May 19, 2015
Sep 12, 2015 (Retired)
Jake Ouellette (jakeouellette)
Jake Ouellette (jakeouellette)
Source code


Gradle build inspector, clarifies what's going on inside your Gradle build. Features:

  • Makes it easy to understand your task dependencies by generating a task dependency graph.

  • Makes it easy to know what files have changed on disk by running diff (windows not supported)

  • (incubating) Compare the differences in file changes on disk between two builds by using -PcompareLastBuild


Easy Setup: Navigate to the the Gradle Plugin Repository. Follow the directions hosted there to set up the latest release.

To install from source: Checkout and install locally:

> ./gradlew install

Then, add the plugin and mavenLocal() to your build:

buildscript {
    repositories {
    dependencies {
        classpath 'com.jakeout:gradle-inspector:+'

allprojects {
    apply plugin: 'com.jakeout.gradle-inspector'


Understanding Gradle Task graphs can be challenging. Gradle typically outputs a linear view of all of the tasks run during a build, with no sense of time or dependencies.

The Gradle build inspector elucidates the task graph by displaying it as a canvas directed-acyclic-graph using d3 as a rendering engine with dagre as a layout manager. Uses Kotlinx.html to generate html.

Inspector generates a task graph for each app / library it is applied to, and will attempt to link them if you apply it to all projects in a hierarchy.

Each task can be clicked and explored deeper. Tasks are colored "green" if they only have declared changes on disk. Tasks are colored blue if they have unexpected / undeclared side effects. A Gradle clean task deletes things, and therefore their removal is not explicitly declared as part of its output, though, most other gradle tasks are additive and so this can help identify missed side-effects.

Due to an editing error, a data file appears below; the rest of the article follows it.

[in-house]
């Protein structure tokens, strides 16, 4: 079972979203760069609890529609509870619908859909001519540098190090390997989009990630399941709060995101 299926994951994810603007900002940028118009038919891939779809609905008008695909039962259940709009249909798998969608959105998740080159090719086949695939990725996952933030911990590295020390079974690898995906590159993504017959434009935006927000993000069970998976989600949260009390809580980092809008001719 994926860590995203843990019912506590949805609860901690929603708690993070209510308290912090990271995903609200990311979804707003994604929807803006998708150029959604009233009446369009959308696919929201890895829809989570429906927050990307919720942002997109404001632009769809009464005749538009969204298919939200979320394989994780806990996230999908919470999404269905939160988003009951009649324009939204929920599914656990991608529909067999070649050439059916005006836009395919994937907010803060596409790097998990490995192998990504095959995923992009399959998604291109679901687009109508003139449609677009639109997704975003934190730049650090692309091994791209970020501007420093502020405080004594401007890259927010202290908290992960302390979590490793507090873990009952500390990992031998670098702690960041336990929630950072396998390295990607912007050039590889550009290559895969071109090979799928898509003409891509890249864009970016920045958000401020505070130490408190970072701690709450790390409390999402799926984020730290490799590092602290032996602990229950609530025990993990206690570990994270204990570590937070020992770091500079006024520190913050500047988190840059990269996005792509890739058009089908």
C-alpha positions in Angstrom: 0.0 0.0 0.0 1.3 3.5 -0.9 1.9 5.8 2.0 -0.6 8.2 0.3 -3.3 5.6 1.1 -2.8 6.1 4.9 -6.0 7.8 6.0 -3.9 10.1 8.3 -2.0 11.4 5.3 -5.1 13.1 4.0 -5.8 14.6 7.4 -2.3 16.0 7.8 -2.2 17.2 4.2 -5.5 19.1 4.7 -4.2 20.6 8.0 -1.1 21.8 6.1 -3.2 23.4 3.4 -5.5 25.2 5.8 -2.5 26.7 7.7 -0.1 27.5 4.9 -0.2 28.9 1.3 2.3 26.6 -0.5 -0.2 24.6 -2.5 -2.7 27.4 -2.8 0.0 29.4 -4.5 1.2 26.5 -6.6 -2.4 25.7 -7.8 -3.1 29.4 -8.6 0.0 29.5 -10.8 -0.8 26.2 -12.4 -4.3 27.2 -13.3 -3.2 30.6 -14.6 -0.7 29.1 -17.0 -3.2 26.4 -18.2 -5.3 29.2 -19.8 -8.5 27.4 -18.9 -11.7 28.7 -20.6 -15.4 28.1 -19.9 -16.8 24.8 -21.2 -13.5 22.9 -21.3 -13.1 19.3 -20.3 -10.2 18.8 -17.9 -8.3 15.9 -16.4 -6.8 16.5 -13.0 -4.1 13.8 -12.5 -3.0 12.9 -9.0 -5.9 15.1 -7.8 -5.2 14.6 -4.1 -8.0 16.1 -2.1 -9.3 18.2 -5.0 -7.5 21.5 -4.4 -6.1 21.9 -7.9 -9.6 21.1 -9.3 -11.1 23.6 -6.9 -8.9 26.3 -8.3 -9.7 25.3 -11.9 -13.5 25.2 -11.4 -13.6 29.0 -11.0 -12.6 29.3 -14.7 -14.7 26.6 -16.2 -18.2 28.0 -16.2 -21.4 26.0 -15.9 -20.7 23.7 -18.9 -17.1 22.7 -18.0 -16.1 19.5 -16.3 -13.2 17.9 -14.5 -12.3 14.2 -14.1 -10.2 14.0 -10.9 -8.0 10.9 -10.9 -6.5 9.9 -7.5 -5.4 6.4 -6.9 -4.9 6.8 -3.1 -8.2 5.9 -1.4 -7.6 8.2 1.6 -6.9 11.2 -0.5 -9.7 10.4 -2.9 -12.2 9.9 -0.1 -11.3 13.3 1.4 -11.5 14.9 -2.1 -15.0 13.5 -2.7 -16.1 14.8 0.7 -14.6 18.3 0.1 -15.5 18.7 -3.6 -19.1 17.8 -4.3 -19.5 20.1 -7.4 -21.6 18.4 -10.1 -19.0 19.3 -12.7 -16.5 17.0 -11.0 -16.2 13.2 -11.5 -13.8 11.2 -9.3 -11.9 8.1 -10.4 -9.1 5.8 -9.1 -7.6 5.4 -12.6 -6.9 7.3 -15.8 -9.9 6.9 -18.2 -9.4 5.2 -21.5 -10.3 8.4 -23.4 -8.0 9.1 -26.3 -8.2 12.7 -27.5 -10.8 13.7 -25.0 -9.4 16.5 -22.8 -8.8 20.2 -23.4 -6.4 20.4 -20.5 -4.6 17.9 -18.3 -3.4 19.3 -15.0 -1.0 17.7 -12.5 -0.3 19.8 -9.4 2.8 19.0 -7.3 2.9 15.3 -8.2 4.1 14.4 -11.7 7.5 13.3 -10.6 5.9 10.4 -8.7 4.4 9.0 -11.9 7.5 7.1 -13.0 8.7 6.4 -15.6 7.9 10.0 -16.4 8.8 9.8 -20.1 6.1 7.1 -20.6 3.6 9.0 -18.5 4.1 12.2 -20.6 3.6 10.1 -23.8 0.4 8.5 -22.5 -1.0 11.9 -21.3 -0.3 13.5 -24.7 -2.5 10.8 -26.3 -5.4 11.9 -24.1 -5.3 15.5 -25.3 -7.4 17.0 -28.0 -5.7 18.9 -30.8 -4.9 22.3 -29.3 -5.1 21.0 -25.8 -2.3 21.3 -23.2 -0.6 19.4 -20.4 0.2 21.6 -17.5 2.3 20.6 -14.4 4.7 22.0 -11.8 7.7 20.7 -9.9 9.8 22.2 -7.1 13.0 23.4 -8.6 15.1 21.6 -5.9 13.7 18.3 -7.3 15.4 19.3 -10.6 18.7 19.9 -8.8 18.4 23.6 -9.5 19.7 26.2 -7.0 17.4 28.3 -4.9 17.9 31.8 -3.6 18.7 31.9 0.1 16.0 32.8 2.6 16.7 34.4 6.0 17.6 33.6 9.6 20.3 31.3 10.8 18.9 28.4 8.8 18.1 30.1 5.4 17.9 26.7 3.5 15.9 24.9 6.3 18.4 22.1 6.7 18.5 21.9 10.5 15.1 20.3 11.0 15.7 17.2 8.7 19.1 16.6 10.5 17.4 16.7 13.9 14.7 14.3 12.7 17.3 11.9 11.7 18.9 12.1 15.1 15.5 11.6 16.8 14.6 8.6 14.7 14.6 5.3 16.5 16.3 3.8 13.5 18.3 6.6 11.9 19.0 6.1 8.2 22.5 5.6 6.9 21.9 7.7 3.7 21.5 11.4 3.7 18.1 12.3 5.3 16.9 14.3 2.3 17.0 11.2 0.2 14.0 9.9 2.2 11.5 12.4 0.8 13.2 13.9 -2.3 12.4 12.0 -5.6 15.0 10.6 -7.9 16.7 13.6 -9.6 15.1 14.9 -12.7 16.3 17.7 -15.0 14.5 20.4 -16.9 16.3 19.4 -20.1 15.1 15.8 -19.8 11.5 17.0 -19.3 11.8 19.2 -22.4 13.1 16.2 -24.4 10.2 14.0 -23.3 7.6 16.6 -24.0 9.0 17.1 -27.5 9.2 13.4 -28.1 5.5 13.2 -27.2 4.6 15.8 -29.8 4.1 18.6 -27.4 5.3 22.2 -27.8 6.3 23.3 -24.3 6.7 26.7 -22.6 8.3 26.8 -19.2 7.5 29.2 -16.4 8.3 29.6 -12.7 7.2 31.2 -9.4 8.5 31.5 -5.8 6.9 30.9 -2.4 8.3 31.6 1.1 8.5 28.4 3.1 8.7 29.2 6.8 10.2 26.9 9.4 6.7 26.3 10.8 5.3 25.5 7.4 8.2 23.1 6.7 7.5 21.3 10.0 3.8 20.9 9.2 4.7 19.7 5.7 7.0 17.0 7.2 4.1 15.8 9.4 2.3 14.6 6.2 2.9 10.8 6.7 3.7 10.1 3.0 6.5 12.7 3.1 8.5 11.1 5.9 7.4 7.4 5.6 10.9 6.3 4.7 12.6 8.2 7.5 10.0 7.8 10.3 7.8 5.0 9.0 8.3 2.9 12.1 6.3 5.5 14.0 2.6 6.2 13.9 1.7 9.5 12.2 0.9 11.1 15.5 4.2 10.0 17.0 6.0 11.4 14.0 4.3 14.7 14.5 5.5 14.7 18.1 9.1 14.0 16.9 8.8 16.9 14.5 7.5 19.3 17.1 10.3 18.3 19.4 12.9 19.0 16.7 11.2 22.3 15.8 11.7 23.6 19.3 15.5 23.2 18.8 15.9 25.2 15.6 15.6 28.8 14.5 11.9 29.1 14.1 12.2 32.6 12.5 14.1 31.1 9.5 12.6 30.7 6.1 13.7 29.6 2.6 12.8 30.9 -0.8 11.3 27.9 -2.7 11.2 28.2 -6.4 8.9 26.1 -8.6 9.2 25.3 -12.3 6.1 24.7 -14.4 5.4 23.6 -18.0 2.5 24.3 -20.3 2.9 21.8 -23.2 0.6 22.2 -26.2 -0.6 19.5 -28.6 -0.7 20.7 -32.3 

Inspector is not intended to be a fast build tool. It shells out to the command line to run diff and outputs a buildProfile folder, caching the build folder after EVERY task runs. This means that it can be slow with large builds.

The shell'd out Diff output is read using Zutubi Diff, and

Diff report features:

  • new / fixed Show non-text files! -- Show files that have been added or deleted by a task. Show images / media content that change

  • Diffs files -- A handful of lines of files are shown, the rest are hidden and can be expanded.

  • Diffs between two builds -- compare the differences (e.g., compare two Gradle builds, before and after Gradle is updated). Currently, only tasks for the second build are shown in the directed acyclic graph.

  • Identify other running tasks and warns when diff may be inaccurate. Diff actions run at the start and end of each task, so if other tasks are running simultaneously, build behavior may produce strange outputs. (turning off parallel is recommended unless profiling this explicitly)

Output rows have red icons of files with questions marks (provided by Font awesome ) if they were not declared by the Gradle task. If the output was declared, but it was a folder, not a file, it has a subtle border splitting it from the child files that were modified within that declared folder.

Optional Properties

Run with -PpropertyName to enable

  • showInspection: to auto-open the web URL.

  • (incubating) compareLastBuild: Generates a report comparing this build's inputs and outputs against the last build you made. These changes are written to the report page for each task (above the normal report.) This can be handy (e.g., if you're trying to figure out what is different about a new version of a Gradle plugin.) This feature is slower and more disk intensive, because of great caching and comparisons being made.